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Xcel Energy offered the most ambitious slate: $3 billion worth of projects that could generate as many as 5,000 jobs. (Science in HD on Unsplash)

When Minnesota’s largest utilities released plans for putting people to work during a sagging economy while also speeding up the state’s transition to green energy, solar energy topped two of the companies’ lists.

The June proposals by Xcel Energy and Minnesota Power, which include solar projects at four sites in Greater Minnesota, came at the urging of the Minnesota Public Utilities Commission, which had asked the big utilities it regulates to move up the completion dates of energy projects that were in the works.

The commission must now consider the plans, along with those put forward by other utilities, for approval. “It was nice to see that they gave us a lot to work with,” said Joseph Sullivan, the utilities commissioner who first floated the idea for sped-up projects in May. “They really stepped up.”

The announcements highlight the role that green-energy projects might play in a COVID-damaged economy, which gained further momentum in a jobs report released June 25 by a business-oriented energy group.

The study, issued by Clean Energy Economy Minnesota, said that more than 11,000 workers in the green-energy sector in Minnesota have filed for unemployment benefits since the COVID pandemic began in March. The group defined such workers as those involved in energy efficiency, clean fuels and other areas. The report was based on an analysis of U.S. Department of Labor statistics.

Rural footprint

The proposals appeared in lengthy documents submitted to the MPUC in response to its request.

Xcel Energy offered the most ambitious slate: $3 billion worth of projects that could generate as many as 5,000 jobs. The centerpiece is a solar project at the company’s coal-fired Sherco Power Plant near Becker in central Minnesota’s Sherburne County. It could cost as much as $650 million and would provide enough energy to power 240,000 homes.

In an interview with MinnPost, Christopher Clark, Xcel’s president for Minnesota and the Dakotas, said it makes sense for the company to add solar power to the Sherco plant, which has shuttered some of its coal-burning capacity. “We thought it was a great fit for this opportunity that the (MPUC) has identified,” he said.

The company also proposes to spend $1 billion or more on upgrades to its wind farms or to possibly purchase additional wind energy.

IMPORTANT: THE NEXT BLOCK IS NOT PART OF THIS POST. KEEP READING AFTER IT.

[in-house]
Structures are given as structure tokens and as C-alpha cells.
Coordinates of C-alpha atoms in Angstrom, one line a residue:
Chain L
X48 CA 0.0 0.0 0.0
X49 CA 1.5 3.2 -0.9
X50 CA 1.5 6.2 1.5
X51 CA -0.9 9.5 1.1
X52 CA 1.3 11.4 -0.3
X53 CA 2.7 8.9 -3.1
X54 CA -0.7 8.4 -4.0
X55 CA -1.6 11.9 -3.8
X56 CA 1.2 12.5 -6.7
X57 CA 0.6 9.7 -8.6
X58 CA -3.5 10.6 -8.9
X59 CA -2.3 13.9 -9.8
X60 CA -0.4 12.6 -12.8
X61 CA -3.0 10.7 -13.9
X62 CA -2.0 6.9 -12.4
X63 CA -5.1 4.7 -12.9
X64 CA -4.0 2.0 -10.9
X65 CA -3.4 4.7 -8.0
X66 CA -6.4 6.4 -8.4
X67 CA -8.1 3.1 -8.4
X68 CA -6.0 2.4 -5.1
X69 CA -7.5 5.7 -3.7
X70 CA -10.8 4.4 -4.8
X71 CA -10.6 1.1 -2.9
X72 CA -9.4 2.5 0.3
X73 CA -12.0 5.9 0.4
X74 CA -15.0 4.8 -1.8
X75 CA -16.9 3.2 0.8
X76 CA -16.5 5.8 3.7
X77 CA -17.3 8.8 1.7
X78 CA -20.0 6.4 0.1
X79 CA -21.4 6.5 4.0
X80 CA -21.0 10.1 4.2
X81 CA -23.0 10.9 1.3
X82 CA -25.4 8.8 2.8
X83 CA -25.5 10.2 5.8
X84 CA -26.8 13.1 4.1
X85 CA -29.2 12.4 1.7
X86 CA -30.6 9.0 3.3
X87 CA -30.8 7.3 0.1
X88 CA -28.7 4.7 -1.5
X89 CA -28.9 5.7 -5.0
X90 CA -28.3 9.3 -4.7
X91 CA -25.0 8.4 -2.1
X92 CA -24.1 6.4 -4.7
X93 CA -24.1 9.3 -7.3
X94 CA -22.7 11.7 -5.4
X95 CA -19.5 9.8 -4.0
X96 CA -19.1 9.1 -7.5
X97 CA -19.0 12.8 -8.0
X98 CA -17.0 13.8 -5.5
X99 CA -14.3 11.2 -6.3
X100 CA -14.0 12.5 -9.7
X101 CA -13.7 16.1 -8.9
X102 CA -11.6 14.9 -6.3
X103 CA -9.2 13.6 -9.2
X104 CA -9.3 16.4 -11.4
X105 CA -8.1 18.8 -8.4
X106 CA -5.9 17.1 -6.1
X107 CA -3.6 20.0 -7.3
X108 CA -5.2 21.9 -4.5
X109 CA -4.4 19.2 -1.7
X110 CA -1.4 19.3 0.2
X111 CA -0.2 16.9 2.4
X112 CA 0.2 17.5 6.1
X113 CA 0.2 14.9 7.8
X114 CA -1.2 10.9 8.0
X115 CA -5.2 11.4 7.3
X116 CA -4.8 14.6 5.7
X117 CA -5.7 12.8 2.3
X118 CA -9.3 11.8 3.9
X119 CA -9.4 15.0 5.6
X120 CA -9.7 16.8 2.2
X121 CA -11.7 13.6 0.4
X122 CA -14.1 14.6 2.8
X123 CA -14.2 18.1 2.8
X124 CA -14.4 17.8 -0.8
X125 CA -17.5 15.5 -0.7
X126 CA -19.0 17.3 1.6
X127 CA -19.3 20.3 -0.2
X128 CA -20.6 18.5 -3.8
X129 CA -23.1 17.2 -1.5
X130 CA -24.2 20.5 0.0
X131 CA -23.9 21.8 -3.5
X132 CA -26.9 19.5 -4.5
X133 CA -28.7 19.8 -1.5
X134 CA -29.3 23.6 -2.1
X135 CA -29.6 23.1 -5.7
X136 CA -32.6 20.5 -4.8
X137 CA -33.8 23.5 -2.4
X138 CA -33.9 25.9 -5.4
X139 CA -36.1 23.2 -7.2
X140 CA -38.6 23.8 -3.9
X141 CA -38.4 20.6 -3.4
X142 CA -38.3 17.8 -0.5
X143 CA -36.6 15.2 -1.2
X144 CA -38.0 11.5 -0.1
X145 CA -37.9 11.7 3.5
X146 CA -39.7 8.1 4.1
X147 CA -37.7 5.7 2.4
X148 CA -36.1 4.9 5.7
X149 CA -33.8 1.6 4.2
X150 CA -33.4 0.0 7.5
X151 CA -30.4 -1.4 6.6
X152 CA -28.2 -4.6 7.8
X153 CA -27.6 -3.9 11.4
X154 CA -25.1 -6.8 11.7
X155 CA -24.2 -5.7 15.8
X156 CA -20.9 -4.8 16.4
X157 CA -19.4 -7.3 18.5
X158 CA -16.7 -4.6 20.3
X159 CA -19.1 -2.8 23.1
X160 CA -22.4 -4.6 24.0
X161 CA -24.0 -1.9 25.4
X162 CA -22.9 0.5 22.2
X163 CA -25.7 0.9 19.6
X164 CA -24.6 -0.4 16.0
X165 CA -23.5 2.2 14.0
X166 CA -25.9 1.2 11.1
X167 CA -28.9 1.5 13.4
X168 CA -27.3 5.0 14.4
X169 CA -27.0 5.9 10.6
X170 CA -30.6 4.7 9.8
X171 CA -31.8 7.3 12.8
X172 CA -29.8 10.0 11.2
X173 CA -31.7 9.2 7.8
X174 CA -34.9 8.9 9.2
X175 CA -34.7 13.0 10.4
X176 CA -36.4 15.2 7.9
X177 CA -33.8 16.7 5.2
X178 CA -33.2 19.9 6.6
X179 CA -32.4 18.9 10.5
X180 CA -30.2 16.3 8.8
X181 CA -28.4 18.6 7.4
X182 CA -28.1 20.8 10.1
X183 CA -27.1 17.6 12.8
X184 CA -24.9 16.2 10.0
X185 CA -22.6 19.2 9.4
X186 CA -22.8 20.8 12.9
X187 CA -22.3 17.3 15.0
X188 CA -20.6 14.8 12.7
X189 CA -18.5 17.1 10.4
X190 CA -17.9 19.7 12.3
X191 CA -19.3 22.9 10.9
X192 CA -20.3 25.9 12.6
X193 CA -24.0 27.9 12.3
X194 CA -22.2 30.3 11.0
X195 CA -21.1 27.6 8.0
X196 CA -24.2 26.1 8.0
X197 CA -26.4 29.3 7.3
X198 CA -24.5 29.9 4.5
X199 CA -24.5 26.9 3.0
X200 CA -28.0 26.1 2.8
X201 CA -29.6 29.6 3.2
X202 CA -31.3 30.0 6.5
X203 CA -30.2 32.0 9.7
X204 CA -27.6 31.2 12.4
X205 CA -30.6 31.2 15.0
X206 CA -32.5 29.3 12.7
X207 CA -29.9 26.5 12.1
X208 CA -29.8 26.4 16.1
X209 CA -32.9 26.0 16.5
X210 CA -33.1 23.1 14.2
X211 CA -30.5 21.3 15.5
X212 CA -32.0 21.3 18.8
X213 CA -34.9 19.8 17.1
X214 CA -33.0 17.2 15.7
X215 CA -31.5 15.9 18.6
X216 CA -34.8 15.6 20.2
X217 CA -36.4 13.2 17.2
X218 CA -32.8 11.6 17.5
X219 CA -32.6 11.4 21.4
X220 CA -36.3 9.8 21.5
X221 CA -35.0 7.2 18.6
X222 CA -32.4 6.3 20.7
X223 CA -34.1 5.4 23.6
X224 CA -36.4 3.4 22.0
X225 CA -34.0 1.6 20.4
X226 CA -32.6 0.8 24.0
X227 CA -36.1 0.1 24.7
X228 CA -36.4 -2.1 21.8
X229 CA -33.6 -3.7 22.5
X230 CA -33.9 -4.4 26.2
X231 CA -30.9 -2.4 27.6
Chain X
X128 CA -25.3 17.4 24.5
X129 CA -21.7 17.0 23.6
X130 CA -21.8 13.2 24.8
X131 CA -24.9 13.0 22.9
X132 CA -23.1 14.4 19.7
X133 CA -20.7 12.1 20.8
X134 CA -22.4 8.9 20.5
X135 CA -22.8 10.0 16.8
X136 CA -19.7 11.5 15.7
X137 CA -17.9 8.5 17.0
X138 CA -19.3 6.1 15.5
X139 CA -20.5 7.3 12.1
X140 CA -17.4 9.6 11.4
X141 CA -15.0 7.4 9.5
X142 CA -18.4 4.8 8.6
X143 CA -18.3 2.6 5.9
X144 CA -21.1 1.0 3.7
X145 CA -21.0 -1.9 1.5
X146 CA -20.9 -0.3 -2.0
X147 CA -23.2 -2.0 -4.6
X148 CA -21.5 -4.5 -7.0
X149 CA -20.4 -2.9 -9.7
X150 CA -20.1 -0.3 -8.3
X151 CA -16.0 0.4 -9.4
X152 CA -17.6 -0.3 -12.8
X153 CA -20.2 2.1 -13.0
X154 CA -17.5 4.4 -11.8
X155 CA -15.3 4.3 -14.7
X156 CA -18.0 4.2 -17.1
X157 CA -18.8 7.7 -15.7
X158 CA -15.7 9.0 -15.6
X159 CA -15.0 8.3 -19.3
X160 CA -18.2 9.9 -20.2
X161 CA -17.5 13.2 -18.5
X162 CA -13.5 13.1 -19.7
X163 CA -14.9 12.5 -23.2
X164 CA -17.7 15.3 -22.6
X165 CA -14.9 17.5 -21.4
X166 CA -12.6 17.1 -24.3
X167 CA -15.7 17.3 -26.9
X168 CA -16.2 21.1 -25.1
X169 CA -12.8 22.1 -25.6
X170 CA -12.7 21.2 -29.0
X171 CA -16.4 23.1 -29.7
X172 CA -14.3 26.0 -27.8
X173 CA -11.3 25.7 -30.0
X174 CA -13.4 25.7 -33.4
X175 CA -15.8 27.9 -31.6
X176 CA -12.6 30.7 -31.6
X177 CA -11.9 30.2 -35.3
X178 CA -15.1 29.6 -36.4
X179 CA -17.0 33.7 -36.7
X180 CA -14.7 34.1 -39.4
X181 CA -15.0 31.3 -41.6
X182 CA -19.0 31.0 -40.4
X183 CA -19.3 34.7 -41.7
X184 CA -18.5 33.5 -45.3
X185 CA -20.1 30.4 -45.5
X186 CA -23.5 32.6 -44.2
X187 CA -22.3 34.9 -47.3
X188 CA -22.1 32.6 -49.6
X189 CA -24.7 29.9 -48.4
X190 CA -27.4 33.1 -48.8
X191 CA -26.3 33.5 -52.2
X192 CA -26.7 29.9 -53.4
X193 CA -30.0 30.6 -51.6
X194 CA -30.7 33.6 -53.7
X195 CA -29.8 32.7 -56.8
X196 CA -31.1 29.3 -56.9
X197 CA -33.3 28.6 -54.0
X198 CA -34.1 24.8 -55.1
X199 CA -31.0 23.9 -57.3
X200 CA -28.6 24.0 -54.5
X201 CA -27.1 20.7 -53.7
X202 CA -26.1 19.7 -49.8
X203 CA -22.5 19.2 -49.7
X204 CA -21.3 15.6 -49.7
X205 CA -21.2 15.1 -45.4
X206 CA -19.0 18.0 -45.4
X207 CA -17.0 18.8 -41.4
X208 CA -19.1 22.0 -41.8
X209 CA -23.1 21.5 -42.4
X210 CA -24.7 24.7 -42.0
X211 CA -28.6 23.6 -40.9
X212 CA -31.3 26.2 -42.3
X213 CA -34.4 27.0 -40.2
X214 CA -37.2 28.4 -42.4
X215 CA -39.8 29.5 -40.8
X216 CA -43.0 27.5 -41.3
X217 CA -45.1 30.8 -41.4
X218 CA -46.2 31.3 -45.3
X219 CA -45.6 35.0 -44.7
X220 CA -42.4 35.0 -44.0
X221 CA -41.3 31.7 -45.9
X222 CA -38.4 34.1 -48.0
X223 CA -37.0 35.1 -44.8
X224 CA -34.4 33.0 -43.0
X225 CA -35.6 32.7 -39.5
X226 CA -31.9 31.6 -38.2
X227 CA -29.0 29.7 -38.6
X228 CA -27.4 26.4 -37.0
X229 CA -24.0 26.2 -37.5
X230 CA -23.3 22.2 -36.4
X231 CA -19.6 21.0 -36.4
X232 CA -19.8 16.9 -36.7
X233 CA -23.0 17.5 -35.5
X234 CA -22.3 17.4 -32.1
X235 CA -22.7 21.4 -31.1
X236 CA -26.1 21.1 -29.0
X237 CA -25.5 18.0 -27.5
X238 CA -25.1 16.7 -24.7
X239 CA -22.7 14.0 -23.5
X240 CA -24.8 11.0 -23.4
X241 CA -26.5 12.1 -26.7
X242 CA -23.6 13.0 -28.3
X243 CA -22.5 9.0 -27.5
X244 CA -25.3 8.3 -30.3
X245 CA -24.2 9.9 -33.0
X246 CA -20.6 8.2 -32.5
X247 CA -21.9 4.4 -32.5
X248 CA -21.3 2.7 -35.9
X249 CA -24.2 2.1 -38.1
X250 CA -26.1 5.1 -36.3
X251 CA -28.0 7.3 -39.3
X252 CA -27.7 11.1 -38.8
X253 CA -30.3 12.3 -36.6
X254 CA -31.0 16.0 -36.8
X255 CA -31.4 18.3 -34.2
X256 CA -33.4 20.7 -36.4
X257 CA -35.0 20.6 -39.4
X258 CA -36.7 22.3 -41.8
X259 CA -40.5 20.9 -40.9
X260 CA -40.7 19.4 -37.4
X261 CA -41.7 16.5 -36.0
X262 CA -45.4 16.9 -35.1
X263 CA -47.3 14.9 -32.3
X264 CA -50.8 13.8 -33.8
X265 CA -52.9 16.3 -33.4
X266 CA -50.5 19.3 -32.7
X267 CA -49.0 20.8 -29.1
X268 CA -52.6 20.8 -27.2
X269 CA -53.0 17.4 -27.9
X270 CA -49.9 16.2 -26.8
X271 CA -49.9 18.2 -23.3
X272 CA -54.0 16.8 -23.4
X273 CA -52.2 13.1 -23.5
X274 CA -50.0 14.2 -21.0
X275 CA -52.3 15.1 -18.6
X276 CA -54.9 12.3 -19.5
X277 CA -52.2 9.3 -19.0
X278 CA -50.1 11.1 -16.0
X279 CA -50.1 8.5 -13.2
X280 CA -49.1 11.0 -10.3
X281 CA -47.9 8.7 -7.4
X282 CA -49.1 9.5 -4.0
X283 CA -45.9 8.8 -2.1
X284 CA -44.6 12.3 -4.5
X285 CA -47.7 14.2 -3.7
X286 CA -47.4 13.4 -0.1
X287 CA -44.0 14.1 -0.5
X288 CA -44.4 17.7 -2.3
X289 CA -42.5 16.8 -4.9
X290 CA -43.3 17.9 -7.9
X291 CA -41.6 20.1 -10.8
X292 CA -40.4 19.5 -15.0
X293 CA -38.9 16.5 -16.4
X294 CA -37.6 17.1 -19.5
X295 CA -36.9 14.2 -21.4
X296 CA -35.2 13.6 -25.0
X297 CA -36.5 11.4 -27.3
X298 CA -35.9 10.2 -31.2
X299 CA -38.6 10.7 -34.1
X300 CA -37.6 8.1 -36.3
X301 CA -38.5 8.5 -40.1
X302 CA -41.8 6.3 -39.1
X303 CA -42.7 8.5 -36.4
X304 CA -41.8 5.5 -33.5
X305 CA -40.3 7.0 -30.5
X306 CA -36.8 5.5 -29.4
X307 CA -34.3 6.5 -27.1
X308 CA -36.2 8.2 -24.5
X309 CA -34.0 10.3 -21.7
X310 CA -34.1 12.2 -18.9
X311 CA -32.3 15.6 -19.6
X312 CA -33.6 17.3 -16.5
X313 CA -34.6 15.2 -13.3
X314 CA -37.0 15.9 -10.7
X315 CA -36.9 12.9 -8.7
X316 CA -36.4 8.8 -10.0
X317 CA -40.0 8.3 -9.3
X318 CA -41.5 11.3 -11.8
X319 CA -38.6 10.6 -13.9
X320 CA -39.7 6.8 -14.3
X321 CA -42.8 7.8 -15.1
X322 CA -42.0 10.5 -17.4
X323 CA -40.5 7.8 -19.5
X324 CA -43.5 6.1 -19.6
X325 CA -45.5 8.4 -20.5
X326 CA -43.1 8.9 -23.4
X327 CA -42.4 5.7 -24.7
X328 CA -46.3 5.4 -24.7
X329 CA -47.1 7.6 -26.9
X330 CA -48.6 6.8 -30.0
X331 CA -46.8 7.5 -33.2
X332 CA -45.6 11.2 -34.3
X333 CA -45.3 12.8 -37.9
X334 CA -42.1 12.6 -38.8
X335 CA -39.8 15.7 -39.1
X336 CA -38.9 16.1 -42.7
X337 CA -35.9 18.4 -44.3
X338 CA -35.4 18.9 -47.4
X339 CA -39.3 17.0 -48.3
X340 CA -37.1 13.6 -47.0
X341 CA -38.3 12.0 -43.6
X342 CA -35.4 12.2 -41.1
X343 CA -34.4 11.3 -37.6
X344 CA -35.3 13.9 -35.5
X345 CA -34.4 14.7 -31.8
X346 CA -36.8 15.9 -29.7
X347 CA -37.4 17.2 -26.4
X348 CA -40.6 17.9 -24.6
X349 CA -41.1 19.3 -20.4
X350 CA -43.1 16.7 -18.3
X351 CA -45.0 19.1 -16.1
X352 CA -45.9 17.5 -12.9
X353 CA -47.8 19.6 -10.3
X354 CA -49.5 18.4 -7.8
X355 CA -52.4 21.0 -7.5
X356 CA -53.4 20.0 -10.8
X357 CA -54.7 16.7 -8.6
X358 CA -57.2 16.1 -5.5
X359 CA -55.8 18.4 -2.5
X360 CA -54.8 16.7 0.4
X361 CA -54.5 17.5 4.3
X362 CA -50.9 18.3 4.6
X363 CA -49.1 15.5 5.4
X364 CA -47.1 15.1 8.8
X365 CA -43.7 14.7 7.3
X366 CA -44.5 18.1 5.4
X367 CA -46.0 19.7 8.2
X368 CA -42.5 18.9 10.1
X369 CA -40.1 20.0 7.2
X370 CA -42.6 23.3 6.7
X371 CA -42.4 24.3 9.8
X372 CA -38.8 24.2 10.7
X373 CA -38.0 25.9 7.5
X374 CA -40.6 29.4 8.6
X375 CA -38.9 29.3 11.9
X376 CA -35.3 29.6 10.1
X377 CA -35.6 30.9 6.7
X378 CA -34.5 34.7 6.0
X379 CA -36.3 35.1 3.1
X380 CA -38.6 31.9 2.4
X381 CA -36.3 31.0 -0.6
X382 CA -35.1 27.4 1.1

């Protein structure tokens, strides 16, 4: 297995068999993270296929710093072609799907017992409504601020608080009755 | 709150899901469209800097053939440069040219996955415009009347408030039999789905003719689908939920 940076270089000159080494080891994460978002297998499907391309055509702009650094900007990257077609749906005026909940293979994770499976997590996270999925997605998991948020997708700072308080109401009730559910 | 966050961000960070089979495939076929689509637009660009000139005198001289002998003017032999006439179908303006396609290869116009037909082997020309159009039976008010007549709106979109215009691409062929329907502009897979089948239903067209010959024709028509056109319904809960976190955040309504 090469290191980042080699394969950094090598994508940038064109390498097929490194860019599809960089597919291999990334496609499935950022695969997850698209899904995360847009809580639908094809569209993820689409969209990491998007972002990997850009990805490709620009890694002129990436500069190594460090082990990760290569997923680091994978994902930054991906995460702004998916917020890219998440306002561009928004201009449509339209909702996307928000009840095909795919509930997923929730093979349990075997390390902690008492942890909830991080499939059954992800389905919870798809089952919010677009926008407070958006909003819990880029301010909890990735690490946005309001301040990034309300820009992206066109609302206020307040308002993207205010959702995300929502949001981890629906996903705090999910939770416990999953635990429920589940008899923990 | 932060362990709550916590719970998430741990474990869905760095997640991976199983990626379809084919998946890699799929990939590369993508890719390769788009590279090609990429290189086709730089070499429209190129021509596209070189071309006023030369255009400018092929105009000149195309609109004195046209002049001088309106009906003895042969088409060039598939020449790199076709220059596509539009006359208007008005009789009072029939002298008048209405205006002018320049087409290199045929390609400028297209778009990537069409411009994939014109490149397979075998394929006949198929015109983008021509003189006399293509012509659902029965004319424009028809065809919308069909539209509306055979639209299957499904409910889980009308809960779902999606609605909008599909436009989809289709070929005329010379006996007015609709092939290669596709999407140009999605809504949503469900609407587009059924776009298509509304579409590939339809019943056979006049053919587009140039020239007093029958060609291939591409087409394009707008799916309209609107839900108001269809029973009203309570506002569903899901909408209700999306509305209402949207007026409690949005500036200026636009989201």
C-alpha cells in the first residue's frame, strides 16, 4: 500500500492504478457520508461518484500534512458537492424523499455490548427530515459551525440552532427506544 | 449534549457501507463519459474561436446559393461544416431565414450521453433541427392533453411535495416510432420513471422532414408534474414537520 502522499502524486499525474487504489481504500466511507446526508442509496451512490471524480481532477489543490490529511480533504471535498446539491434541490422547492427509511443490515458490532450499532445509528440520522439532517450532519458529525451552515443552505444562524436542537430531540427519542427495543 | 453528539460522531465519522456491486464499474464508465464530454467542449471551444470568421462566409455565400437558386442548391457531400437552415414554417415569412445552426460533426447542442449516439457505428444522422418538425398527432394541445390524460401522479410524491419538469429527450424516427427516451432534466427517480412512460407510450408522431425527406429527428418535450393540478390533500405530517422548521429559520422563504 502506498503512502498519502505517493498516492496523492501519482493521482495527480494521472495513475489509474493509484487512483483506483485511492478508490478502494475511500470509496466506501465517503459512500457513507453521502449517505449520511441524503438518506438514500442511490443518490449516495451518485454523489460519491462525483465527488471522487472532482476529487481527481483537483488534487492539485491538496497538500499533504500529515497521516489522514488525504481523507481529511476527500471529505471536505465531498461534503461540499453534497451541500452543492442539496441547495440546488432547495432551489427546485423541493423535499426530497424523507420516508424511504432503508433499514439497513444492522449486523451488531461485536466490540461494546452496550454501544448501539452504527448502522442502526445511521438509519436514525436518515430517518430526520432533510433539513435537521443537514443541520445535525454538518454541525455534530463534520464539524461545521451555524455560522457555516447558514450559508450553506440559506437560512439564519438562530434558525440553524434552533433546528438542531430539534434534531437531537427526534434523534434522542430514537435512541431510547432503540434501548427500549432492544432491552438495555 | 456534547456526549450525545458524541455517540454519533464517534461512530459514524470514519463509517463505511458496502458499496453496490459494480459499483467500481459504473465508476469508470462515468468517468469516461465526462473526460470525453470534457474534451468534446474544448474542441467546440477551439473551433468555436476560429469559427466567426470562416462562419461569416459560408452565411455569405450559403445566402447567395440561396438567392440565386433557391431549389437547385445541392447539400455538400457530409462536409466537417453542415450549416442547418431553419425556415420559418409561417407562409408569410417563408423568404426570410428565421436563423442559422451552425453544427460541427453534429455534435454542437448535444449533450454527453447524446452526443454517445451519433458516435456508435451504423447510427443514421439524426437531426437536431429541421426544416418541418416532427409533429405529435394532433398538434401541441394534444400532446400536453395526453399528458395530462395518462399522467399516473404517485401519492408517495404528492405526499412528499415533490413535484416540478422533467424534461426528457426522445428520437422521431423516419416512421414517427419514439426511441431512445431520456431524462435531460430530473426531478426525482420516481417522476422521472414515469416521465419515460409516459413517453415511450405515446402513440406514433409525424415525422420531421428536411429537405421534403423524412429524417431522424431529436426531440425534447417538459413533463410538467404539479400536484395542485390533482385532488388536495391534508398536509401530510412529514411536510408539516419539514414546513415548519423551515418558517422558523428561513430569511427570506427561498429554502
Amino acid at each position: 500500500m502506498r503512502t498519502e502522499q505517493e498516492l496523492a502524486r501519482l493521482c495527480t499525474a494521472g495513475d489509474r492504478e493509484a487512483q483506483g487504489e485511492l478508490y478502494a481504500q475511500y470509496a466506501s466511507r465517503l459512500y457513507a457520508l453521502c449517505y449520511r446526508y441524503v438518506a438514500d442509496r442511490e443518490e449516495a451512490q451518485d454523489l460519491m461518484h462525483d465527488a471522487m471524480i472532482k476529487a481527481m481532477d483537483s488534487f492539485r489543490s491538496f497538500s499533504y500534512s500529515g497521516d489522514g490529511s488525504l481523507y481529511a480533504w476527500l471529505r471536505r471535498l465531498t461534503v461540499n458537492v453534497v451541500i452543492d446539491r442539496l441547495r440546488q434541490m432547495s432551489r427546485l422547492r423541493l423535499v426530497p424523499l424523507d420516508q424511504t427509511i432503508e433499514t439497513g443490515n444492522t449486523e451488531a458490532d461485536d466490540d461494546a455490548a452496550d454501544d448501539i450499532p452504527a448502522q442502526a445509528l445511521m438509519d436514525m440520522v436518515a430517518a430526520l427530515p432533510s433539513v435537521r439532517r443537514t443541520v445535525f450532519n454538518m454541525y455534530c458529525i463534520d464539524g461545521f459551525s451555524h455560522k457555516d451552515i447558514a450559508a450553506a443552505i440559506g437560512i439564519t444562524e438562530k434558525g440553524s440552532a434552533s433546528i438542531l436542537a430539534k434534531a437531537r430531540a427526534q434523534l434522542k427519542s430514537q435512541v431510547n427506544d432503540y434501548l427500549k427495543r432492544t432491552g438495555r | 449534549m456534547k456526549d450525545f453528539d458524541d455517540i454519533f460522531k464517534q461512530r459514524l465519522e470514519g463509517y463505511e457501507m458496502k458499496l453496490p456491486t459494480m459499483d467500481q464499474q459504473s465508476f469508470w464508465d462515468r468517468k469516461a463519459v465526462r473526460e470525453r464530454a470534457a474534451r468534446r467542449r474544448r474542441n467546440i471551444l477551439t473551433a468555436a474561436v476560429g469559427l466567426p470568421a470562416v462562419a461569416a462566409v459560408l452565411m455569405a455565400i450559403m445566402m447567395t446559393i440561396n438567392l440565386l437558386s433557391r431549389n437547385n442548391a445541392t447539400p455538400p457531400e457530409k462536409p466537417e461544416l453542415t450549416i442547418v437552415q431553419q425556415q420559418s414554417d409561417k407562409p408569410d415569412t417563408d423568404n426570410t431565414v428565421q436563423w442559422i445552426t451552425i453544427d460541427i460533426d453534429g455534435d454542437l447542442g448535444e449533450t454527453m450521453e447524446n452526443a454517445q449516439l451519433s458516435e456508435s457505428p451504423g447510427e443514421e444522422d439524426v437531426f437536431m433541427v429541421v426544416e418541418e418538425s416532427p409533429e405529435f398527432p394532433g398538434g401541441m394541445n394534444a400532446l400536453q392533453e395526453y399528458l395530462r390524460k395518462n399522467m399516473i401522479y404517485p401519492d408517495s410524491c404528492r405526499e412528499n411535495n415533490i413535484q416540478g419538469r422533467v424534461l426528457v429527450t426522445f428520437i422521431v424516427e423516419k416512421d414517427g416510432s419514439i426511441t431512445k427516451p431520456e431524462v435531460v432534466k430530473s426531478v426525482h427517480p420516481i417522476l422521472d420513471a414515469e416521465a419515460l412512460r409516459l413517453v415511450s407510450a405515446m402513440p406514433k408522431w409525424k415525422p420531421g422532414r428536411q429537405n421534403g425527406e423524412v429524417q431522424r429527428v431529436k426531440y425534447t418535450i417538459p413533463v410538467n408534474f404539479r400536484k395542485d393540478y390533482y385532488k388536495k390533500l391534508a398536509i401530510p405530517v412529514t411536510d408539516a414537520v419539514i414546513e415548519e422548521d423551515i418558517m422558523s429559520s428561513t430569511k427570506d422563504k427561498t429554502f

Minnesota Power, in its submission, included solar projects at two existing locations – its Laskin Energy Center Park in Hoyt Lakes, on the Iron Range, and its Sylvan Hydro Station near Brainerd – and another at a site in Duluth. The company, which serves a swath of central and northeastern Minnesota, said the projects would cost an estimated $40 million and power at least 4,000 homes.

Bethany Owen, president and CEO of Allete, Minnesota Power’s parent company, said in a news release [PDF] that the solar arrays will help the company reach its goal of generating half of its energy through renewable sources by 2021. Minnesota Power already runs a 10-megawatt solar array at Camp Ripley, the Minnesota National Guard base near Little Falls.

Moving fast

The fast-moving developments in Minnesota’s utility industry illustrate the impact the COVID pandemic is having on the state’s green economy.

Clean Energy Economy Minnesota, in its jobs report, said green energy jobs, before the pandemic, had been growing 2.5 times faster than jobs in the overall economy. The 11,000 workers who applied for unemployment represent about 18 percent of the green-energy workforce, the organization said. Gregg Mast, the group’s executive director, said the agency believes “clean energy businesses are uniquely situated to help repower the economy.”

Xcel Energy had planned to have its new solar projects on its grid by 2026. Under its fresh plan, according to Clark, those projects could be ready by 2023 or even earlier – though that depends on a host of factors, including the timeliness of permits and the strength of equipment supply chains.

Amy Rutledge, a spokeswoman for Minnesota Power, said in an email that the company hopes for a quick turnaround from the MPUC. The company included nine letters of support from city and county officials in its filing with the agency.

“We certainly hope our projects will be approved as quickly as is possible and will work with the Commission to help ensure the process is efficient so we can expedite these projects and help get our communities on the road to economic recovery,” she said.

Sullivan, the commissioner, said in the next few weeks the MPUC will begin working on a timeline for reviewing the projects.

Gregg Aamot is a longtime Minnesota journalist and college instructor. This story first appeared in MinnPost.

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